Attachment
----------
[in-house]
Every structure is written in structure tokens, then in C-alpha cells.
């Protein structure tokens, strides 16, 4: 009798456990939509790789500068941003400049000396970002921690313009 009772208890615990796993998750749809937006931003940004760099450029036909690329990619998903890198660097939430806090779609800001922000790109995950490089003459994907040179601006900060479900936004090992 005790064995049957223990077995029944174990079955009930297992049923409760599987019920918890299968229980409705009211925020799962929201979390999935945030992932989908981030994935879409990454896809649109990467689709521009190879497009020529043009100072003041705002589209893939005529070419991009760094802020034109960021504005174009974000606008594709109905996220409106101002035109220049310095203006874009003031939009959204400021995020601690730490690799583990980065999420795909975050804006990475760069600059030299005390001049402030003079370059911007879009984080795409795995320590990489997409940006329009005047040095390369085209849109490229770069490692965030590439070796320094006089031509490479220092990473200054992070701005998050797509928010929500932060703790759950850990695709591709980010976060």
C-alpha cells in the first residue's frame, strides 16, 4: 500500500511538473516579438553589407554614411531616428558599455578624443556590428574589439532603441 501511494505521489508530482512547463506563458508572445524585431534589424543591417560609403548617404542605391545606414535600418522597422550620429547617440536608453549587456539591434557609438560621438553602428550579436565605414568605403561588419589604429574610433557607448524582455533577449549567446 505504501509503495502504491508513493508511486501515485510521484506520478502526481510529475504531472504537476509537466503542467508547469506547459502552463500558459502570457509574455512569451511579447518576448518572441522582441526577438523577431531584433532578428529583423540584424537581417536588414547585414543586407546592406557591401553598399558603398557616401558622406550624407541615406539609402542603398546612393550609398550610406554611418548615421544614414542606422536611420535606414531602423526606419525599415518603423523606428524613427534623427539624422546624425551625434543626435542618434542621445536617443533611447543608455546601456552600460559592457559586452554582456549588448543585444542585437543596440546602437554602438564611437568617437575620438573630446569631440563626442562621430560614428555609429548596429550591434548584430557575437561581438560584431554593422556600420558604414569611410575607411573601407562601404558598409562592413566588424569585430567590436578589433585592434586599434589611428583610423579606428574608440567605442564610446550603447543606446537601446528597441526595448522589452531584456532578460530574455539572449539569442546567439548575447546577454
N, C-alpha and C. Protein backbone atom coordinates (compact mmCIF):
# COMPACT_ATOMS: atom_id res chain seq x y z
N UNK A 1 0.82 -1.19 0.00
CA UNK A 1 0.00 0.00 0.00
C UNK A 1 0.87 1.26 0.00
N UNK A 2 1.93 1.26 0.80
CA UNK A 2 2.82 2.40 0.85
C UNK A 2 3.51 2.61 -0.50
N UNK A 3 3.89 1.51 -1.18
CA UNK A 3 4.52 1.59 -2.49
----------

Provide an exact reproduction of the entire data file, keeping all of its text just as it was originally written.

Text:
[in-house]
Every structure is written in structure tokens, then in C-alpha cells.
């Protein structure tokens, strides 16, 4: 009798456990939509790789500068941003400049000396970002921690313009 009772208890615990796993998750749809937006931003940004760099450029036909690329990619998903890198660097939430806090779609800001922000790109995950490089003459994907040179601006900060479900936004090992 005790064995049957223990077995029944174990079955009930297992049923409760599987019920918890299968229980409705009211925020799962929201979390999935945030992932989908981030994935879409990454896809649109990467689709521009190879497009020529043009100072003041705002589209893939005529070419991009760094802020034109960021504005174009974000606008594709109905996220409106101002035109220049310095203006874009003031939009959204400021995020601690730490690799583990980065999420795909975050804006990475760069600059030299005390001049402030003079370059911007879009984080795409795995320590990489997409940006329009005047040095390369085209849109490229770069490692965030590439070796320094006089031509490479220092990473200054992070701005998050797509928010929500932060703790759950850990695709591709980010976060």
C-alpha cells in the first residue's frame, strides 16, 4: 500500500511538473516579438553589407554614411531616428558599455578624443556590428574589439532603441 501511494505521489508530482512547463506563458508572445524585431534589424543591417560609403548617404542605391545606414535600418522597422550620429547617440536608453549587456539591434557609438560621438553602428550579436565605414568605403561588419589604429574610433557607448524582455533577449549567446 505504501509503495502504491508513493508511486501515485510521484506520478502526481510529475504531472504537476509537466503542467508547469506547459502552463500558459502570457509574455512569451511579447518576448518572441522582441526577438523577431531584433532578428529583423540584424537581417536588414547585414543586407546592406557591401553598399558603398557616401558622406550624407541615406539609402542603398546612393550609398550610406554611418548615421544614414542606422536611420535606414531602423526606419525599415518603423523606428524613427534623427539624422546624425551625434543626435542618434542621445536617443533611447543608455546601456552600460559592457559586452554582456549588448543585444542585437543596440546602437554602438564611437568617437575620438573630446569631440563626442562621430560614428555609429548596429550591434548584430557575437561581438560584431554593422556600420558604414569611410575607411573601407562601404558598409562592413566588424569585430567590436578589433585592434586599434589611428583610423579606428574608440567605442564610446550603447543606446537601446528597441526595448522589452531584456532578460530574455539572449539569442546567439548575447546577454
N, C-alpha and C. Protein backbone atom coordinates (compact mmCIF):
# COMPACT_ATOMS: atom_id res chain seq x y z
N UNK A 1 0.82 -1.19 0.00
CA UNK A 1 0.00 0.00 0.00
C UNK A 1 0.87 1.26 0.00
N UNK A 2 1.93 1.26 0.80
CA UNK A 2 2.82 2.40 0.85
C UNK A 2 3.51 2.61 -0.50
N UNK A 3 3.89 1.51 -1.18
CA UNK A 3 4.52 1.59 -2.49